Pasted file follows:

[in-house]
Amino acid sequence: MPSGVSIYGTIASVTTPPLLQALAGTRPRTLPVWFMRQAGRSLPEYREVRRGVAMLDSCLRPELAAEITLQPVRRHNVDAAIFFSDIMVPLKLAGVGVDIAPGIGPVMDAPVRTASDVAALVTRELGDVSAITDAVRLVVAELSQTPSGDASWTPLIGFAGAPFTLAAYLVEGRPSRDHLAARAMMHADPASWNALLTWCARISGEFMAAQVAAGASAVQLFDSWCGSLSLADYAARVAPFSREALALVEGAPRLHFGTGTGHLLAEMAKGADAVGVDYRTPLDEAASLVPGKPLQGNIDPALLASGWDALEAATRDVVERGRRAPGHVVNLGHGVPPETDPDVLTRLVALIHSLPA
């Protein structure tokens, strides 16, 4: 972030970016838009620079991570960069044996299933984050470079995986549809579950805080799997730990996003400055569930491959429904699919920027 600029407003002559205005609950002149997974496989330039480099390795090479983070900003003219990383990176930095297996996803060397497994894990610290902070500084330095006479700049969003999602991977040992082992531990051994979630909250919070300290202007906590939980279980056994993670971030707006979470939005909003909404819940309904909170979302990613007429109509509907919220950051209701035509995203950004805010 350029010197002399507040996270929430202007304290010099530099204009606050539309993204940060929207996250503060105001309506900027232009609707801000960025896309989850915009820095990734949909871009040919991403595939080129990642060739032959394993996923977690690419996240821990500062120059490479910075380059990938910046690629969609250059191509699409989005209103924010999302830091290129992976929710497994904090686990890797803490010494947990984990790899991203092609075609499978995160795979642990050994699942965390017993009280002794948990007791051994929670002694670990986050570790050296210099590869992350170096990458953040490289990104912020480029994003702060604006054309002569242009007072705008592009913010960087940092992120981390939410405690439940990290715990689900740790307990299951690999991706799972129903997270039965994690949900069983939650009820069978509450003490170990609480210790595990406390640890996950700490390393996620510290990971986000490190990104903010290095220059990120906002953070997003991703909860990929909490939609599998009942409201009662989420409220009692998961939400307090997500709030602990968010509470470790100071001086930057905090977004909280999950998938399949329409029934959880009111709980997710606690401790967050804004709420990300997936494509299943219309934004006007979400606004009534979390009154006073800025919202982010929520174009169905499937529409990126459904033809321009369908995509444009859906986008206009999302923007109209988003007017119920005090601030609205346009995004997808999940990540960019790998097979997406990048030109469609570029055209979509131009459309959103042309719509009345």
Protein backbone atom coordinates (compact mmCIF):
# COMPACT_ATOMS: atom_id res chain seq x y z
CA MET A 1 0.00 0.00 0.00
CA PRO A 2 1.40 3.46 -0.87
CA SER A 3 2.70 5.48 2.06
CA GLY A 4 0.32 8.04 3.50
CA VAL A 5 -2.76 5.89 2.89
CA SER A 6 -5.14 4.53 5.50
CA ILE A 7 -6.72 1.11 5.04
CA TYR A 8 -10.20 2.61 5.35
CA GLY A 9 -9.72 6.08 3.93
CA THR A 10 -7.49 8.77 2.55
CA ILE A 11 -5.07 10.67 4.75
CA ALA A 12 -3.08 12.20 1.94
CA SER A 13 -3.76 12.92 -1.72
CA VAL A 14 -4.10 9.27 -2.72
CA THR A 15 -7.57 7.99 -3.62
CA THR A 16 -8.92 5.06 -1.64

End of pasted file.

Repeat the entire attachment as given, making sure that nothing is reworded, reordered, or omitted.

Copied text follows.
[in-house]
Amino acid sequence: MPSGVSIYGTIASVTTPPLLQALAGTRPRTLPVWFMRQAGRSLPEYREVRRGVAMLDSCLRPELAAEITLQPVRRHNVDAAIFFSDIMVPLKLAGVGVDIAPGIGPVMDAPVRTASDVAALVTRELGDVSAITDAVRLVVAELSQTPSGDASWTPLIGFAGAPFTLAAYLVEGRPSRDHLAARAMMHADPASWNALLTWCARISGEFMAAQVAAGASAVQLFDSWCGSLSLADYAARVAPFSREALALVEGAPRLHFGTGTGHLLAEMAKGADAVGVDYRTPLDEAASLVPGKPLQGNIDPALLASGWDALEAATRDVVERGRRAPGHVVNLGHGVPPETDPDVLTRLVALIHSLPA
């Protein structure tokens, strides 16, 4: 972030970016838009620079991570960069044996299933984050470079995986549809579950805080799997730990996003400055569930491959429904699919920027 600029407003002559205005609950002149997974496989330039480099390795090479983070900003003219990383990176930095297996996803060397497994894990610290902070500084330095006479700049969003999602991977040992082992531990051994979630909250919070300290202007906590939980279980056994993670971030707006979470939005909003909404819940309904909170979302990613007429109509509907919220950051209701035509995203950004805010 350029010197002399507040996270929430202007304290010099530099204009606050539309993204940060929207996250503060105001309506900027232009609707801000960025896309989850915009820095990734949909871009040919991403595939080129990642060739032959394993996923977690690419996240821990500062120059490479910075380059990938910046690629969609250059191509699409989005209103924010999302830091290129992976929710497994904090686990890797803490010494947990984990790899991203092609075609499978995160795979642990050994699942965390017993009280002794948990007791051994929670002694670990986050570790050296210099590869992350170096990458953040490289990104912020480029994003702060604006054309002569242009007072705008592009913010960087940092992120981390939410405690439940990290715990689900740790307990299951690999991706799972129903997270039965994690949900069983939650009820069978509450003490170990609480210790595990406390640890996950700490390393996620510290990971986000490190990104903010290095220059990120906002953070997003991703909860990929909490939609599998009942409201009662989420409220009692998961939400307090997500709030602990968010509470470790100071001086930057905090977004909280999950998938399949329409029934959880009111709980997710606690401790967050804004709420990300997936494509299943219309934004006007979400606004009534979390009154006073800025919202982010929520174009169905499937529409990126459904033809321009369908995509444009859906986008206009999302923007109209988003007017119920005090601030609205346009995004997808999940990540960019790998097979997406990048030109469609570029055209979509131009459309959103042309719509009345």
Protein backbone atom coordinates (compact mmCIF):
# COMPACT_ATOMS: atom_id res chain seq x y z
CA MET A 1 0.00 0.00 0.00
CA PRO A 2 1.40 3.46 -0.87
CA SER A 3 2.70 5.48 2.06
CA GLY A 4 0.32 8.04 3.50
CA VAL A 5 -2.76 5.89 2.89
CA SER A 6 -5.14 4.53 5.50
CA ILE A 7 -6.72 1.11 5.04
CA TYR A 8 -10.20 2.61 5.35
CA GLY A 9 -9.72 6.08 3.93
CA THR A 10 -7.49 8.77 2.55
CA ILE A 11 -5.07 10.67 4.75
CA ALA A 12 -3.08 12.20 1.94
CA SER A 13 -3.76 12.92 -1.72
CA VAL A 14 -4.10 9.27 -2.72
CA THR A 15 -7.57 7.99 -3.62
CA THR A 16 -8.92 5.06 -1.64